A divided Washington Supreme Court has ruled that children who are involved in dependency hearings are not guaranteed an attorney to represent their interests; dissenters say the decision treats children like "chattel."

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Children who have been taken from their homes by the state do not have an automatic right to an attorney who represents their rights, and their rights alone, in dependency court, a divided state Supreme Court ruled in an opinion published Thursday.

In so ruling, the majority court also established criteria for judges to consider when deciding whether to appoint an attorney to children who are involved in dependency cases, according to Candelaria Murillo, directing attorney at Columbia Legal Services’ Children & Youth Project. Last year, the Legislature provided resources for attorneys to be appointed to children in dependency cases in limited circumstances as part of a pilot project.

“It wasn’t a complete victory, but it’s a step in the right direction,” said Murillo, who argued the case before the Washington Supreme Court in March. She said that arguably the most important people in dependency hearings are the ones too often without a voice.

The appeal before the Supreme Court was on behalf of two children in two separate cases in King and Pierce counties. The children, who are identified only by their initials, were not granted legal counsel during their dependency cases. The cases were filed in 2015 and 2016, although the issue of whether children should have guaranteed legal representation at the hearings has been debated for more than a decade.

Murillo said her organization will turn its efforts next toward the state Legislature for a remedy. As in any other battle for civil rights, she said, “We have to keep pushing and we have to keep asking.”

Although numerous studies — including those conducted by the University of Washington Child & Youth Advocacy Clinic, and the University of Chicago — have shown dramatically improved outcomes for children with legal counsel, Washington is among the minority of states who do not assign legal counsel automatically to children in dependency cases.

In a report on the legal representation of abused and neglected children nationwide by First Star and the Children’s Advocacy Institute, Washington was among only 10 states to receive an “F.”

In the majority opinion, authored by Justice Susan Owens, the court determined that Washington state’s current statute regarding the appointment of counsel for children in dependency proceedings — which gives judges discretion on a case-by-case basis — sufficiently protects their constitutional right to due process.

Each dependency case is different, Owens wrote, and some are more fraught with tension and conflict than others. In some cases where the needs and desires of children and parents are aligned, the court said, children may not need their own attorney.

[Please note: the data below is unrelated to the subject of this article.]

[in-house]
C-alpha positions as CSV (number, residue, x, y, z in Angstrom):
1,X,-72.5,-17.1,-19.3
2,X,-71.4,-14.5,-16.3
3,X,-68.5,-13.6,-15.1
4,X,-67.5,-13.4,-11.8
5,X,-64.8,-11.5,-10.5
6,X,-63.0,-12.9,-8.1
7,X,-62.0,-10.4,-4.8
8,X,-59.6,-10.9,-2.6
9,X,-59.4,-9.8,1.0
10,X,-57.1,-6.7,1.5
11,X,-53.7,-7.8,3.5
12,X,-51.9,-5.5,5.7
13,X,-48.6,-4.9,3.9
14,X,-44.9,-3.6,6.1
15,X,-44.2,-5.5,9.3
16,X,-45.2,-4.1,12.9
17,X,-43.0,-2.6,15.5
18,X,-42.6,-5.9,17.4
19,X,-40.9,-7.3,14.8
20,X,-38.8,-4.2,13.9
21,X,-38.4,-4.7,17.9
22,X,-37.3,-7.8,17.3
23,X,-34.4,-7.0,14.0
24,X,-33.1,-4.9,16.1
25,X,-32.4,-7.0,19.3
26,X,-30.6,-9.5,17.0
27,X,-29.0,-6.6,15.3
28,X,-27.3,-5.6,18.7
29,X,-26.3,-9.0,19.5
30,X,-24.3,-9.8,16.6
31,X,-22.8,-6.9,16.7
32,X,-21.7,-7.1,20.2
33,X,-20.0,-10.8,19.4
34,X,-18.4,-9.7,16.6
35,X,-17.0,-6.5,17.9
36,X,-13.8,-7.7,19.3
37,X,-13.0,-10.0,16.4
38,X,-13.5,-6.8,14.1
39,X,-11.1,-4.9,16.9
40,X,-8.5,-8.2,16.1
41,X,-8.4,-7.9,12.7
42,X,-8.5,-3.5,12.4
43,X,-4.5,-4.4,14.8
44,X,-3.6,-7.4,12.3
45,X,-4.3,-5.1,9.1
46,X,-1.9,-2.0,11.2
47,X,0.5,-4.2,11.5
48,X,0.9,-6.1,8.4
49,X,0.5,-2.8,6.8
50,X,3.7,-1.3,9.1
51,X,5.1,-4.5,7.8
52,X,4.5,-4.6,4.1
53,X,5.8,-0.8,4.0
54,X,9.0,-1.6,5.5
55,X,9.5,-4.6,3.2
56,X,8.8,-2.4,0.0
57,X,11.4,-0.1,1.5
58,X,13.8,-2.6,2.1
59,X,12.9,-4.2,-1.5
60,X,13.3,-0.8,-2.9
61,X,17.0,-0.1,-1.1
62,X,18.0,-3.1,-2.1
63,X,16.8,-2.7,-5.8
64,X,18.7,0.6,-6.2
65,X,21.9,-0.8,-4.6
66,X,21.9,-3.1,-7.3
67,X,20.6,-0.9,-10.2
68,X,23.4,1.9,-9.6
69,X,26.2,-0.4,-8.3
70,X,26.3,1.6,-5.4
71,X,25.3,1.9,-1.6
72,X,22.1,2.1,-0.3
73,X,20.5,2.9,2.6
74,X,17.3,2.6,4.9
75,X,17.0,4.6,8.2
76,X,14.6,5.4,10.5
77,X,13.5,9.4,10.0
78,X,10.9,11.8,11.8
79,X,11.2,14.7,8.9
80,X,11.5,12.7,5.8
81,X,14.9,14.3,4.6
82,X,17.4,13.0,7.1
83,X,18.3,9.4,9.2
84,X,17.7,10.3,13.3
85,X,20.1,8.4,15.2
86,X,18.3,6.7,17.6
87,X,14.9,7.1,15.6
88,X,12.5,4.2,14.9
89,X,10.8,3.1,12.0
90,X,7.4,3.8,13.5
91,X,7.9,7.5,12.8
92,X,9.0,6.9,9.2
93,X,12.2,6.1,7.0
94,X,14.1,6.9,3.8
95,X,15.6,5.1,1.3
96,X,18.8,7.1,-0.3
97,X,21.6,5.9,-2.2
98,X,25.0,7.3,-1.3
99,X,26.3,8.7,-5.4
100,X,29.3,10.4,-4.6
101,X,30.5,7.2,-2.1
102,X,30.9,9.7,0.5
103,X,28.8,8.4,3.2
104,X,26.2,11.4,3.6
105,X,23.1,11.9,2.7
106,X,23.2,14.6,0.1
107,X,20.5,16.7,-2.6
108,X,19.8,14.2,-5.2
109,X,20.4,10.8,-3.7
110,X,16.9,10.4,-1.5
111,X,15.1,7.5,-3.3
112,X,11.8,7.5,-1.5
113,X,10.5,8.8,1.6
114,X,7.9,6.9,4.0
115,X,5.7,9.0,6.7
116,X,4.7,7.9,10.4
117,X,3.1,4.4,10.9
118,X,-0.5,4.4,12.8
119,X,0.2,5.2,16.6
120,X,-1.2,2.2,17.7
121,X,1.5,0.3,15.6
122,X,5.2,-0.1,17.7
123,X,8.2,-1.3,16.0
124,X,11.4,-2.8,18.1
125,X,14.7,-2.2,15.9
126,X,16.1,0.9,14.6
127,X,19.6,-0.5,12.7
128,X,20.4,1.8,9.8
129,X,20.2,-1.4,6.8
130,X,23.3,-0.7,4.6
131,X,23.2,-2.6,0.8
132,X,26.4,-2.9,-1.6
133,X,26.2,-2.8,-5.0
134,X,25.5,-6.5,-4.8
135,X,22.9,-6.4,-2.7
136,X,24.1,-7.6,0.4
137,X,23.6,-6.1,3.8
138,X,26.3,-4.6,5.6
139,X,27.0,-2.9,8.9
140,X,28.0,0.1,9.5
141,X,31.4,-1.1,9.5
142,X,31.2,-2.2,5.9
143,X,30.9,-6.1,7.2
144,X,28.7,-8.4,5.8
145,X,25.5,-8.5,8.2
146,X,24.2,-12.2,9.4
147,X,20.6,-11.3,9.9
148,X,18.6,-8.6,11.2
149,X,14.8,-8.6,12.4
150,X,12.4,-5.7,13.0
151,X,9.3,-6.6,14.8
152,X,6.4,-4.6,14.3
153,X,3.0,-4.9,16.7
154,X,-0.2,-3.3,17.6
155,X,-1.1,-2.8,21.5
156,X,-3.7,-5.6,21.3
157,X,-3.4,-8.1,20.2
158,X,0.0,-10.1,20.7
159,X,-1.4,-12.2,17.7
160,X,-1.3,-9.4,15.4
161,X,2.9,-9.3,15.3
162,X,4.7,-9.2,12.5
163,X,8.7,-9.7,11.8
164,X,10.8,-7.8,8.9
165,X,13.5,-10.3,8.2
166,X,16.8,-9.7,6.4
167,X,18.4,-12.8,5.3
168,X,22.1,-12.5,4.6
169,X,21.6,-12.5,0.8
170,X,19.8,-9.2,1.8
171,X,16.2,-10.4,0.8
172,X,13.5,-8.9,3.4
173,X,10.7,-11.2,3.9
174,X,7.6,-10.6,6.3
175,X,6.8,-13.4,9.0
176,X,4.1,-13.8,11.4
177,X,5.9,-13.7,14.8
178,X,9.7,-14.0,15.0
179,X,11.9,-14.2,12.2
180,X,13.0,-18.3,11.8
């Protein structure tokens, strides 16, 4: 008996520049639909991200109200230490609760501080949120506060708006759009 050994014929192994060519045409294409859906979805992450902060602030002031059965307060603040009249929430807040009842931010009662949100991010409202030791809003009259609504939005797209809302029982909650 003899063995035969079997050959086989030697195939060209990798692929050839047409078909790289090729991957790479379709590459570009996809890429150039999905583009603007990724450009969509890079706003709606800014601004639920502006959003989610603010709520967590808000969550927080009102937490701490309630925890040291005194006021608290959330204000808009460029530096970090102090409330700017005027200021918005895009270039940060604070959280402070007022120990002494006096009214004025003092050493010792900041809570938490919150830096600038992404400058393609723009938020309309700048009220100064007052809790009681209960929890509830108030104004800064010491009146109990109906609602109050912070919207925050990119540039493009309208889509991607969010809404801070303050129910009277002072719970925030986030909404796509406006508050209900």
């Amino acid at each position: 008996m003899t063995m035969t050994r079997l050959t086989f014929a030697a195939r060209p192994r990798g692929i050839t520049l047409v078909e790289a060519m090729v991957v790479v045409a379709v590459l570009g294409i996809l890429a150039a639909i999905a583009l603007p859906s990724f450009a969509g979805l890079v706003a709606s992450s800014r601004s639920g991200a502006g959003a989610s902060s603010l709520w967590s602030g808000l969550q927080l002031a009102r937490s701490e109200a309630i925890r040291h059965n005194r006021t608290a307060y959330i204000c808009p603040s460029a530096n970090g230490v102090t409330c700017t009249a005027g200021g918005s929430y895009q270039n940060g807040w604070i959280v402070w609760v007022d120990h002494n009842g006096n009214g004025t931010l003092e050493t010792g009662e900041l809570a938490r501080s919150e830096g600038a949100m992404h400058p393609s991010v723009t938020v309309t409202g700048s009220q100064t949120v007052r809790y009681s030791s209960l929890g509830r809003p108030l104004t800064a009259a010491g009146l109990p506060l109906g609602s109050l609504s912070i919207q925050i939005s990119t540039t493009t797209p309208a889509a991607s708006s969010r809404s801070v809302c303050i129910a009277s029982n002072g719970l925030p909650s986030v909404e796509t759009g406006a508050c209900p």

“In other instances, where the dependency is contested or when the State assumes custody of a child, the tension may be heightened,” Owens wrote. “Accordingly, the amount of process due to children in dependency proceedings will vary with each case.”

Justice Mary Yu, in a strongly worded dissent that was signed by Justice Steven C. González and, in part, by Justice Barbara A. Madsen, wrote that the court’s decision reversed course and halts progress, “reverting to the view that children in dependency cases are commodities to be allocated, not individuals to be heard.”

“I cannot join the lead opinion’s retreat to a perspective that treats children as mere ‘chattels incident to adult domestic relations,’ ” Yu wrote.

In its ruling, the state’s high court directed dependency court judges to consider the following criteria when deciding whether to assign legal counsel to a child: the child’s age, whether the child is in the physical custody of the state, whether the child’s interests are aligned with those of other parties in the case, whether the child disputes the facts, and whether the child has voiced complex independent ideas about their fate.

Justice Sheryl Gordon McCloud, who voted with the majority, wrote in a separate opinion that full consideration of the criteria and other factors raised when considering whether to appoint counsel for the child “should go a long way toward addressing the problems detailed in the dissent.”

“We’ll see what happens when the courts start applying this,” said Candelaria. “But some criteria is always helpful.”

Children most often end up in dependency court following allegations of abuse, abandonment or neglect by their parents or caregivers. In Washington, parents involved in dependency cases are always assigned attorneys of their own.

Last year, a bill that would have mandated the assignment of legal representation to children in dependency cases stalled in the House committee. The state Legislature, however, funded a pilot project in four counties to collect additional data on the impact on outcomes for children who have lawyers during dependency proceedings, and is scheduled to revisit this issue again in December 2018.

Although two justices dissented, the high court also set a precedent by ruling to seal the case, thereby protecting the parties involved from public scrutiny. Murillo said dependency cases are sealed when they are in the lower courts, but in the past were unsealed during the appeals process, which could discourage people from appealing a case due to privacy concerns.